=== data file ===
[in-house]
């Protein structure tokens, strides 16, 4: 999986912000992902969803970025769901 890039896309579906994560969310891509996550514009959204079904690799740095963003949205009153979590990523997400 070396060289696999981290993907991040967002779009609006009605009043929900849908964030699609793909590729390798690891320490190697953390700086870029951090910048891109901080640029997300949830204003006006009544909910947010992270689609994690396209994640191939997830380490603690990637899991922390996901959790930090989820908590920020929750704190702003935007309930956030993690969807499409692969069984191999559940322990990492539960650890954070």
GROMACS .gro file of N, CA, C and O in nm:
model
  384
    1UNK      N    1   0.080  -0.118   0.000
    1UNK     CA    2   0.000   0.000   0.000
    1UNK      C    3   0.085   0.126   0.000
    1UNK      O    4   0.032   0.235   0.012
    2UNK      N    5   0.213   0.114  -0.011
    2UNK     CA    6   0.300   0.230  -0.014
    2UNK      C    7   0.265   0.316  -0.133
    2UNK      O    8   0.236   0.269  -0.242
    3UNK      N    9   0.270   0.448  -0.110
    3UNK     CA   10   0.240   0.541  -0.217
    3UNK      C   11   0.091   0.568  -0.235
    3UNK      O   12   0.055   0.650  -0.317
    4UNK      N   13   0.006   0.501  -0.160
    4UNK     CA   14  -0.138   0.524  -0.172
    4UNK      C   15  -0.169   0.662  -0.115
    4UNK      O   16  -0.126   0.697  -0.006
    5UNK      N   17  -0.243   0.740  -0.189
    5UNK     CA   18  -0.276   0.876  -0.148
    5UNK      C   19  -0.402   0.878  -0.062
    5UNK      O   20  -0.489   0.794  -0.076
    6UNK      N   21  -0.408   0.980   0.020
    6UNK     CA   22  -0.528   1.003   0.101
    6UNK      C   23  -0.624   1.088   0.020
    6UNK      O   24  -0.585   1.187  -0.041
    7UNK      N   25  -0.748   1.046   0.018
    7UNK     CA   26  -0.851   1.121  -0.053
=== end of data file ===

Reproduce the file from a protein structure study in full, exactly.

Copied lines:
[in-house]
């Protein structure tokens, strides 16, 4: 999986912000992902969803970025769901 890039896309579906994560969310891509996550514009959204079904690799740095963003949205009153979590990523997400 070396060289696999981290993907991040967002779009609006009605009043929900849908964030699609793909590729390798690891320490190697953390700086870029951090910048891109901080640029997300949830204003006006009544909910947010992270689609994690396209994640191939997830380490603690990637899991922390996901959790930090989820908590920020929750704190702003935007309930956030993690969807499409692969069984191999559940322990990492539960650890954070």
GROMACS .gro file of N, CA, C and O in nm:
model
  384
    1UNK      N    1   0.080  -0.118   0.000
    1UNK     CA    2   0.000   0.000   0.000
    1UNK      C    3   0.085   0.126   0.000
    1UNK      O    4   0.032   0.235   0.012
    2UNK      N    5   0.213   0.114  -0.011
    2UNK     CA    6   0.300   0.230  -0.014
    2UNK      C    7   0.265   0.316  -0.133
    2UNK      O    8   0.236   0.269  -0.242
    3UNK      N    9   0.270   0.448  -0.110
    3UNK     CA   10   0.240   0.541  -0.217
    3UNK      C   11   0.091   0.568  -0.235
    3UNK      O   12   0.055   0.650  -0.317
    4UNK      N   13   0.006   0.501  -0.160
    4UNK     CA   14  -0.138   0.524  -0.172
    4UNK      C   15  -0.169   0.662  -0.115
    4UNK      O   16  -0.126   0.697  -0.006
    5UNK      N   17  -0.243   0.740  -0.189
    5UNK     CA   18  -0.276   0.876  -0.148
    5UNK      C   19  -0.402   0.878  -0.062
    5UNK      O   20  -0.489   0.794  -0.076
    6UNK      N   21  -0.408   0.980   0.020
    6UNK     CA   22  -0.528   1.003   0.101
    6UNK      C   23  -0.624   1.088   0.020
    6UNK      O   24  -0.585   1.187  -0.041
    7UNK      N   25  -0.748   1.046   0.018
    7UNK     CA   26  -0.851   1.121  -0.053